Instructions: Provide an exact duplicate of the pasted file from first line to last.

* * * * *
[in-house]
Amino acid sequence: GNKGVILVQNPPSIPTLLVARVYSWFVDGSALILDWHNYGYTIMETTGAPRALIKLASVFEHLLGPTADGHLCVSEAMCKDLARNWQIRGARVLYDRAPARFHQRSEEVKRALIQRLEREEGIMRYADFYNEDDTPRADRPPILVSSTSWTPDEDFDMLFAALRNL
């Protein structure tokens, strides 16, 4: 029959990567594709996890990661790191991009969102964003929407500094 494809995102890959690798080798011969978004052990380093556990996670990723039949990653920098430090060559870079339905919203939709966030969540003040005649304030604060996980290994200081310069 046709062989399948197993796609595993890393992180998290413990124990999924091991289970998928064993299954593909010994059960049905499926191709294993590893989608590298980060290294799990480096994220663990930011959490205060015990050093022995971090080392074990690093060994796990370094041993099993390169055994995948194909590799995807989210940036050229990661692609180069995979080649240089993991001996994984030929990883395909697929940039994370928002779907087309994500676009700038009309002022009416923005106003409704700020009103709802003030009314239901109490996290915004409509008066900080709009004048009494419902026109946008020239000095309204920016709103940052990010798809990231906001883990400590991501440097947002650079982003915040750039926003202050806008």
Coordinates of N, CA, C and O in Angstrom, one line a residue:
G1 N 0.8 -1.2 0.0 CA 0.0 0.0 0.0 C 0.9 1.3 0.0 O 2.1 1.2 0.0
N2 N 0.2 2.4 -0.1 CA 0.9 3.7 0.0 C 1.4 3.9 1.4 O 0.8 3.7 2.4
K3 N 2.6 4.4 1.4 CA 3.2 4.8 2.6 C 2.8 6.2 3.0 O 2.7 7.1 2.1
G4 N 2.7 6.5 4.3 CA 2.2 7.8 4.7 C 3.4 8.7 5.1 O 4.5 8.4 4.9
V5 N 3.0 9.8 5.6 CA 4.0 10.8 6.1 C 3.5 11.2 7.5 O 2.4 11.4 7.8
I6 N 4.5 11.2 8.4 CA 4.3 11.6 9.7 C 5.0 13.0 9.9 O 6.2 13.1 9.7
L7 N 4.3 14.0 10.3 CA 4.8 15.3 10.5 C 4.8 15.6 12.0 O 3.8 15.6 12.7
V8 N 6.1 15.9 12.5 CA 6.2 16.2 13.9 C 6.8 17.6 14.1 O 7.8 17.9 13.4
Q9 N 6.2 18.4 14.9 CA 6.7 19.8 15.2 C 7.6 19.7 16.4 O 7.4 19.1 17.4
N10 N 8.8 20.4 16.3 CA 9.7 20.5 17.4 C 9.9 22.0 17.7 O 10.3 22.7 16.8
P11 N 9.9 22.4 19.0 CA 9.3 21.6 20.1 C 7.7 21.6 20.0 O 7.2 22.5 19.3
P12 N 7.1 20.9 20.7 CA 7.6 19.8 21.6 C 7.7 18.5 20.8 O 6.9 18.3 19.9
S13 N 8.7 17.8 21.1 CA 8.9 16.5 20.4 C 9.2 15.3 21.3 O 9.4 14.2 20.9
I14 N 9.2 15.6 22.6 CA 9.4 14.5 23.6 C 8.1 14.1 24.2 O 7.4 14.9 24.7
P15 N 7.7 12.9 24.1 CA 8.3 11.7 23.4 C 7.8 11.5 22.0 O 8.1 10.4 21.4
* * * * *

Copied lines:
[in-house]
Amino acid sequence: GNKGVILVQNPPSIPTLLVARVYSWFVDGSALILDWHNYGYTIMETTGAPRALIKLASVFEHLLGPTADGHLCVSEAMCKDLARNWQIRGARVLYDRAPARFHQRSEEVKRALIQRLEREEGIMRYADFYNEDDTPRADRPPILVSSTSWTPDEDFDMLFAALRNL
């Protein structure tokens, strides 16, 4: 029959990567594709996890990661790191991009969102964003929407500094 494809995102890959690798080798011969978004052990380093556990996670990723039949990653920098430090060559870079339905919203939709966030969540003040005649304030604060996980290994200081310069 046709062989399948197993796609595993890393992180998290413990124990999924091991289970998928064993299954593909010994059960049905499926191709294993590893989608590298980060290294799990480096994220663990930011959490205060015990050093022995971090080392074990690093060994796990370094041993099993390169055994995948194909590799995807989210940036050229990661692609180069995979080649240089993991001996994984030929990883395909697929940039994370928002779907087309994500676009700038009309002022009416923005106003409704700020009103709802003030009314239901109490996290915004409509008066900080709009004048009494419902026109946008020239000095309204920016709103940052990010798809990231906001883990400590991501440097947002650079982003915040750039926003202050806008």
Coordinates of N, CA, C and O in Angstrom, one line a residue:
G1 N 0.8 -1.2 0.0 CA 0.0 0.0 0.0 C 0.9 1.3 0.0 O 2.1 1.2 0.0
N2 N 0.2 2.4 -0.1 CA 0.9 3.7 0.0 C 1.4 3.9 1.4 O 0.8 3.7 2.4
K3 N 2.6 4.4 1.4 CA 3.2 4.8 2.6 C 2.8 6.2 3.0 O 2.7 7.1 2.1
G4 N 2.7 6.5 4.3 CA 2.2 7.8 4.7 C 3.4 8.7 5.1 O 4.5 8.4 4.9
V5 N 3.0 9.8 5.6 CA 4.0 10.8 6.1 C 3.5 11.2 7.5 O 2.4 11.4 7.8
I6 N 4.5 11.2 8.4 CA 4.3 11.6 9.7 C 5.0 13.0 9.9 O 6.2 13.1 9.7
L7 N 4.3 14.0 10.3 CA 4.8 15.3 10.5 C 4.8 15.6 12.0 O 3.8 15.6 12.7
V8 N 6.1 15.9 12.5 CA 6.2 16.2 13.9 C 6.8 17.6 14.1 O 7.8 17.9 13.4
Q9 N 6.2 18.4 14.9 CA 6.7 19.8 15.2 C 7.6 19.7 16.4 O 7.4 19.1 17.4
N10 N 8.8 20.4 16.3 CA 9.7 20.5 17.4 C 9.9 22.0 17.7 O 10.3 22.7 16.8
P11 N 9.9 22.4 19.0 CA 9.3 21.6 20.1 C 7.7 21.6 20.0 O 7.2 22.5 19.3
P12 N 7.1 20.9 20.7 CA 7.6 19.8 21.6 C 7.7 18.5 20.8 O 6.9 18.3 19.9
S13 N 8.7 17.8 21.1 CA 8.9 16.5 20.4 C 9.2 15.3 21.3 O 9.4 14.2 20.9
I14 N 9.2 15.6 22.6 CA 9.4 14.5 23.6 C 8.1 14.1 24.2 O 7.4 14.9 24.7
P15 N 7.7 12.9 24.1 CA 8.3 11.7 23.4 C 7.8 11.5 22.0 O 8.1 10.4 21.4